With the new members taking part, the board discussed possible issues relating to the reopening of the schools in late summer.

“We are going to have to make arrangements to take care of our kids, take care of our staff,” said interim District Superintendent John Holst. He added that a likely scenario would involve schools having only half of the student body present in person on any given day.

“I am going to suggest at this point that there would be half of the students… We will be able to do synchronous and asynchronous education,” he said. Synchronous learning is traditional schooling face-to-face. Asynchronous learning is distance education.

The school district’s Smart Start Task Force, meets tonight at Harrigan Centennial Hall to discuss specifics for the reopening of schools. The task force, Holst said, will have until July 31 to develop a final plan.

The task force includes representatives from all five schools in the district, as well as the Sitka Tribe of Alaska, and interested parents.

The School Board did not vote on any specific reopening measures at Wednesday’s meeting, but did approve a delay of school reopening from August 20 to August 27.

New board member Twitchell asked a number of questions regarding specifics for the reopening of schools.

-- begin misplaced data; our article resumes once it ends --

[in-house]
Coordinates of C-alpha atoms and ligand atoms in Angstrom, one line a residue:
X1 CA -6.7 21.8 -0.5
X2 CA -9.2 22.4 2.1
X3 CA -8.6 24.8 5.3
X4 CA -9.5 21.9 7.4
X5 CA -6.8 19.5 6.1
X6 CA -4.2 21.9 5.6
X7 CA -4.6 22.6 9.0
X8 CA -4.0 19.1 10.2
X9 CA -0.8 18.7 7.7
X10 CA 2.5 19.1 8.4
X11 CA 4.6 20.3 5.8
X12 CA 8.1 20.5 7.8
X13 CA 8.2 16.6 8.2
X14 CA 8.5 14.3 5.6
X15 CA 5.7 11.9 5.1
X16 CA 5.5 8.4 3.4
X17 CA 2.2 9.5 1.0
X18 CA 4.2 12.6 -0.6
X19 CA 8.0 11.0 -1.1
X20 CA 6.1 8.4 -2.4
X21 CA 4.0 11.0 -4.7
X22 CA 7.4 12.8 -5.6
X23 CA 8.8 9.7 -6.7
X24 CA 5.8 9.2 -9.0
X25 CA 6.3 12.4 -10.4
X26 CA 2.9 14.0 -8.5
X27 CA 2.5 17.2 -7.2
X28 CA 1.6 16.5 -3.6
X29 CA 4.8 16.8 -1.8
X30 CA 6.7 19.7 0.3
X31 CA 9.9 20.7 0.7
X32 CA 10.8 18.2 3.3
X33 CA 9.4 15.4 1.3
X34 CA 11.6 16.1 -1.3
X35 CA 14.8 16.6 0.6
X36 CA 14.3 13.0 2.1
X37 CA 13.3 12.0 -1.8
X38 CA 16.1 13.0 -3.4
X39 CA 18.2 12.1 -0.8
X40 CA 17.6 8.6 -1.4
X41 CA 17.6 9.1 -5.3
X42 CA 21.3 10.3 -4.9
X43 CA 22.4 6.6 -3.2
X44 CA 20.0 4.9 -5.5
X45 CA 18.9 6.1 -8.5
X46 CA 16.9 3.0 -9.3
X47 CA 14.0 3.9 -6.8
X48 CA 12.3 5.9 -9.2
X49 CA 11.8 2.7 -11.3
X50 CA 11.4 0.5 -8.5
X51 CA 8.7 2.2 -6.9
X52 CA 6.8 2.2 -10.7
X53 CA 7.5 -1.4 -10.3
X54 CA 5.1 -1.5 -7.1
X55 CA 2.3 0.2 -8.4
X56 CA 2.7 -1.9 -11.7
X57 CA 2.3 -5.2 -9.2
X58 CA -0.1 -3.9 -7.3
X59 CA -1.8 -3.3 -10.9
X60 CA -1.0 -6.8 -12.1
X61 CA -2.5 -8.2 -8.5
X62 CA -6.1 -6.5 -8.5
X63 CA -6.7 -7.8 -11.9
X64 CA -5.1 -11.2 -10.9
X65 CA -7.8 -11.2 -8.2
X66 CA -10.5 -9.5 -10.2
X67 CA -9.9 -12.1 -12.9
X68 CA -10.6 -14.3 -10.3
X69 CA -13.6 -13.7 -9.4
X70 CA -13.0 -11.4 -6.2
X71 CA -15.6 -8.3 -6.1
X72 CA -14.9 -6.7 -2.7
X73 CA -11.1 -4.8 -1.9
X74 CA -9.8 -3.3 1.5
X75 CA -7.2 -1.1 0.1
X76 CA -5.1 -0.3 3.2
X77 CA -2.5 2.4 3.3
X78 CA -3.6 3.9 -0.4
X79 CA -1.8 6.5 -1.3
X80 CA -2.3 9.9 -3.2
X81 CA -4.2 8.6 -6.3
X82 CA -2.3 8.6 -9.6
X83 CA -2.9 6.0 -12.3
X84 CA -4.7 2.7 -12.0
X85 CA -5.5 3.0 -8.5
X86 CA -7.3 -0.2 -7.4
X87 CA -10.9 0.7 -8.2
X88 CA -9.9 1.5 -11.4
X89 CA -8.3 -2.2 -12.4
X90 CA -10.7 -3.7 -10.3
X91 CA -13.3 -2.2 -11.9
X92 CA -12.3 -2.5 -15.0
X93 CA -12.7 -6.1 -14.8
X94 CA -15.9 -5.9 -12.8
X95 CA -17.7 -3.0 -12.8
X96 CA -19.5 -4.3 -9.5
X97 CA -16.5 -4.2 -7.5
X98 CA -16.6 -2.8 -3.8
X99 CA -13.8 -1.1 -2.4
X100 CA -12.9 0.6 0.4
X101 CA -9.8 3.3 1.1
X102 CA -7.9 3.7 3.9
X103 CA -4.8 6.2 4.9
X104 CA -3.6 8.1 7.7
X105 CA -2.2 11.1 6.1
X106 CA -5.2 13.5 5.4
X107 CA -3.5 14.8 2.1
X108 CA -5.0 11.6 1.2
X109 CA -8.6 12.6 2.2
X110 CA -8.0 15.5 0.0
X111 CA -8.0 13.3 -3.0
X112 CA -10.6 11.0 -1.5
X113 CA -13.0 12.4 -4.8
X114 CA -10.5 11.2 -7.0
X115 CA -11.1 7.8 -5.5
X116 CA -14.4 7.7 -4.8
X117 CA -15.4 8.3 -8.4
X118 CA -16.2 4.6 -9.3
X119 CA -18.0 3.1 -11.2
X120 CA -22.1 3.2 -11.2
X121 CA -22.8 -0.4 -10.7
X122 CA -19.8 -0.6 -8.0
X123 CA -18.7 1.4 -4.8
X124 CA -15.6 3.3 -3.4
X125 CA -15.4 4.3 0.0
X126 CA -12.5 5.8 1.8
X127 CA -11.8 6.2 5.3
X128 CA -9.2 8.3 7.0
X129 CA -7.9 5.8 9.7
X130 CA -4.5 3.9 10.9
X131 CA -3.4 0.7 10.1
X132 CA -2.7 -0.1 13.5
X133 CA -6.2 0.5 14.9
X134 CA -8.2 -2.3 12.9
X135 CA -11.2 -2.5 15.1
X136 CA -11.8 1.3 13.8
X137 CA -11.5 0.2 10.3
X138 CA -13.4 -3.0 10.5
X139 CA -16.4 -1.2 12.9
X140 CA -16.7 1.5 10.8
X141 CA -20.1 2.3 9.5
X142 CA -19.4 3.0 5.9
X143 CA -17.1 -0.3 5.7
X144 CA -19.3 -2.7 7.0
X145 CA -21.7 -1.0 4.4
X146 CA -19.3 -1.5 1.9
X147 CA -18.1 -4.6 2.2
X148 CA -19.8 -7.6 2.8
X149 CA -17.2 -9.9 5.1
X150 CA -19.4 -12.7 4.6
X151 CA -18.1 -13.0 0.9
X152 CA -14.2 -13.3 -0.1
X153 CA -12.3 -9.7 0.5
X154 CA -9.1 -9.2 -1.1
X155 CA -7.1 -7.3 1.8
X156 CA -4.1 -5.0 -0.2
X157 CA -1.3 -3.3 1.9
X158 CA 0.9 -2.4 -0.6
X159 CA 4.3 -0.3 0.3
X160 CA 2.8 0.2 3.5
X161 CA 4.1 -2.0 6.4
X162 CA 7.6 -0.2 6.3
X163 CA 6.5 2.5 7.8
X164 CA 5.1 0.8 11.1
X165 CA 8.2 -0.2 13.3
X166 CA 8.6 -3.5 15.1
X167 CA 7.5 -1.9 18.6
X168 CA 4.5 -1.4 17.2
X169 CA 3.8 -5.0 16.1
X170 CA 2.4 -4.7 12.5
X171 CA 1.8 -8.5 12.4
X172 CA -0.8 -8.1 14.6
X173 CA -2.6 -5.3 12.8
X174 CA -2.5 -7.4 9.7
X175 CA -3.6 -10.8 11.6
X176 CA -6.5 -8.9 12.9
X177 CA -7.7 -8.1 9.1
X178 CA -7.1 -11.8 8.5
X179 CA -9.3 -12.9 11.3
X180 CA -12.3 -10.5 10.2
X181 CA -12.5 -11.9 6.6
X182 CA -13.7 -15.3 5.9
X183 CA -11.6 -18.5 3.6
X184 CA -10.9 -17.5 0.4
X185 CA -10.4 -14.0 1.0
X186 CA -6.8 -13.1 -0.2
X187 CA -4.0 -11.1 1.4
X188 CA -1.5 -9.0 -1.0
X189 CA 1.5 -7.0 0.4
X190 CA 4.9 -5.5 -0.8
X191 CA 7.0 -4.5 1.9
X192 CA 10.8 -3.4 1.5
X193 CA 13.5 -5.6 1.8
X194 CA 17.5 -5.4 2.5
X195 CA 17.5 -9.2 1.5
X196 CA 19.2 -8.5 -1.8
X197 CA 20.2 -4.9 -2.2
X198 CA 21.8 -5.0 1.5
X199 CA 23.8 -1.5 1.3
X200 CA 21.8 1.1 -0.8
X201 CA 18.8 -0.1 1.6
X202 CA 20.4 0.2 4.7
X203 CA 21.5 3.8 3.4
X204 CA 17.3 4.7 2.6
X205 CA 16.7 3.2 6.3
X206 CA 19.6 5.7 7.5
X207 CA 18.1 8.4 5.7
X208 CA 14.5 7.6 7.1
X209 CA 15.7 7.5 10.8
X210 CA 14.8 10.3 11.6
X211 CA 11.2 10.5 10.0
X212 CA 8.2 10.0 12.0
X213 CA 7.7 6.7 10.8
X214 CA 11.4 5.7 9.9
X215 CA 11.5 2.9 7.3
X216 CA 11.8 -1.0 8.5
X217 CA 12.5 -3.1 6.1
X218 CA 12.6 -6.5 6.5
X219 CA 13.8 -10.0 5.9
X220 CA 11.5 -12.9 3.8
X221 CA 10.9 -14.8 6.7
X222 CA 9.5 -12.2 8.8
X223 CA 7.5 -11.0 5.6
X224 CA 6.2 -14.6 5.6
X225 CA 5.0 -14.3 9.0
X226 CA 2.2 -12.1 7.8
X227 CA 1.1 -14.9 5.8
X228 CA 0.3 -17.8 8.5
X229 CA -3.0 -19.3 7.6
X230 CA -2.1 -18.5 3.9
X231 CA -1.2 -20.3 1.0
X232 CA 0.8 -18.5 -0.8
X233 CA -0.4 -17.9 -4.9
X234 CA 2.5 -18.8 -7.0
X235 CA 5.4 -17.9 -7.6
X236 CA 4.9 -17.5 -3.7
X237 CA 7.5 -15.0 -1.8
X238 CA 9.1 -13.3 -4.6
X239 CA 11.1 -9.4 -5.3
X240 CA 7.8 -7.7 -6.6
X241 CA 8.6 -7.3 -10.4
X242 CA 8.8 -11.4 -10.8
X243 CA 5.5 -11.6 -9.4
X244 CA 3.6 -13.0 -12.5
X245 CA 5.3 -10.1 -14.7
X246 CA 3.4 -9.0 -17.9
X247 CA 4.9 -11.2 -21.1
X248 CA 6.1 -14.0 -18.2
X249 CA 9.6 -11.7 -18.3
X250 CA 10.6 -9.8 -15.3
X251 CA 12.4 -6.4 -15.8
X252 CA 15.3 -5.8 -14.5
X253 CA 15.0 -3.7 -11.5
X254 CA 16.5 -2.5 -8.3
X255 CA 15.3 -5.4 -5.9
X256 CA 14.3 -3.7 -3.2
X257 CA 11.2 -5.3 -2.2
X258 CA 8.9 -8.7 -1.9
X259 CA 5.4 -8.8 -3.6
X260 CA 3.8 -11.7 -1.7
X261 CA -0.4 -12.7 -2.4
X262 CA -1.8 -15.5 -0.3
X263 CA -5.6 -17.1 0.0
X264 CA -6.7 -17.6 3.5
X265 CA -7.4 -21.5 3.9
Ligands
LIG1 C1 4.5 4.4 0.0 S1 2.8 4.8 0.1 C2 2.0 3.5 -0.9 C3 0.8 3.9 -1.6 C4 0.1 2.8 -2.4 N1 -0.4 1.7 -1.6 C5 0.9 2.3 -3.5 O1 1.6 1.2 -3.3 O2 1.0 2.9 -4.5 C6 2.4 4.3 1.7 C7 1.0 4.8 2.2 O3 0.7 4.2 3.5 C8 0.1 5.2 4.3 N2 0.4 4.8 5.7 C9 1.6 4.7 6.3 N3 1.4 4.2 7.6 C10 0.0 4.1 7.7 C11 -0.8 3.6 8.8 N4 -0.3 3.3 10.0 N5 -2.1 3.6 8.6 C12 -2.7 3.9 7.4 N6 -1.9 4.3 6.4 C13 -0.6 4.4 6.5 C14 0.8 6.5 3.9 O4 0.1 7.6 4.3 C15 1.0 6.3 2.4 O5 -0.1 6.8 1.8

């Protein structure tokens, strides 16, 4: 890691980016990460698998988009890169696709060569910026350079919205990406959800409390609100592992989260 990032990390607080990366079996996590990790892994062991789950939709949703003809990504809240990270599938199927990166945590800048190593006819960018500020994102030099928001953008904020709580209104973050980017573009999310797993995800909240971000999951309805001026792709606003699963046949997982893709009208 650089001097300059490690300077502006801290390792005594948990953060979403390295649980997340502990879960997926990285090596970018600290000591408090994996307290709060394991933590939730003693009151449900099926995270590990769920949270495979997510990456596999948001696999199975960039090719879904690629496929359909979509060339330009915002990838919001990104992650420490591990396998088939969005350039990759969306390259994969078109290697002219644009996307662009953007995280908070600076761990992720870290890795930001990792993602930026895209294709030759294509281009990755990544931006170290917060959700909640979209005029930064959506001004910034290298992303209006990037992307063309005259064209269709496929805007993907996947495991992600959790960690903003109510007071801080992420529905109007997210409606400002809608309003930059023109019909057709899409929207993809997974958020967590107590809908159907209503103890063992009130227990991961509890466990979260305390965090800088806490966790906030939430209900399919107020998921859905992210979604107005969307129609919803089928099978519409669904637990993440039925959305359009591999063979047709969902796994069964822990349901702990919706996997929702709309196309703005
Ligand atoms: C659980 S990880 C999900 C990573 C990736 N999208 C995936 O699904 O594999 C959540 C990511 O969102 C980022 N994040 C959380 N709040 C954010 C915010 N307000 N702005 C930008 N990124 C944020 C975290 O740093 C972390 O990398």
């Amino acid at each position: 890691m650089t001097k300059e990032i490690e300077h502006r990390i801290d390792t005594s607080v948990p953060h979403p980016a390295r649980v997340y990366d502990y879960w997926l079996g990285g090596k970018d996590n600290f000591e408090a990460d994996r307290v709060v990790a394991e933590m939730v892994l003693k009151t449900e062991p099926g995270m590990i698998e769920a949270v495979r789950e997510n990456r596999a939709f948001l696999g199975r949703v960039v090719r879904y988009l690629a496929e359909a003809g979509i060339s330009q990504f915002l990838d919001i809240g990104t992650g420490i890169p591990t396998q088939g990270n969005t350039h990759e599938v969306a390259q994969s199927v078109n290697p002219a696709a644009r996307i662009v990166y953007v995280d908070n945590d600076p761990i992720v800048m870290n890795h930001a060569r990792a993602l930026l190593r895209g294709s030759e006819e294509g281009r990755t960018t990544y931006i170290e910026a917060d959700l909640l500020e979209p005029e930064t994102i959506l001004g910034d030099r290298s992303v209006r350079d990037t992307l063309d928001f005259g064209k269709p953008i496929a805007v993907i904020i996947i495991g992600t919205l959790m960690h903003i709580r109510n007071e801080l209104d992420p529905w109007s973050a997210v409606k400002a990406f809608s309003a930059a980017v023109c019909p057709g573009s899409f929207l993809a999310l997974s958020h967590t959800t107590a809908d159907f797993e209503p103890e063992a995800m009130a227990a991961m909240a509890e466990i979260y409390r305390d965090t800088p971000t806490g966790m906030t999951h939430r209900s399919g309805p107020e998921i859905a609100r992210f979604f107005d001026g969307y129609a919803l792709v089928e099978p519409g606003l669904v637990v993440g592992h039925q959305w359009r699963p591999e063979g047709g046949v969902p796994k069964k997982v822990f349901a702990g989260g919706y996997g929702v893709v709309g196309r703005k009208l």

“Would you possibly move to require it (masks) in the dress code for the schools?” she asked. “In the event that a teacher comes down with COVID-19 is there a policy that protects the amount of time that the teacher can be out? And do we have a policy on what will happen to the classes, or a plan?”

She also inquired about possible merits of home schooling.

Holst responded that these were issues for the task force to examine in the coming month.

“That is exactly what the task force’s job will be… we will have to develop policies,” he said.

The task force meeting will be partially open to the public, school district Learning Support Director Chris Voron said.

The meeting can only be viewed on Zoom teleconferencing service. The link will be posted to the district website, sitkaschools.org.

There is also a community survey live on the site, which asks questions regarding reopening.

The public may view interim superintendent Holst’s half-hour long presentation starting at 6 p.m.

“We intend to present a draft of our plan to the school board at their meeting on July 27,” Voron said.

The final plan should become public in the week prior to that meeting.

 

You have no rights to post comments

August 5, 2020

A Note To Our Readers

Reopening: Phase One:

 

On March 30 the Daily Sitka Sentinel began taking precautions against the coronavirus, which was starting to show up in Alaska.

We closed our building to the public and four key employees started working remotely. Home delivery was suspended to protect our carriers from exposure to the virus.

Four months later, the virus is still with us and the precautions remain in effect.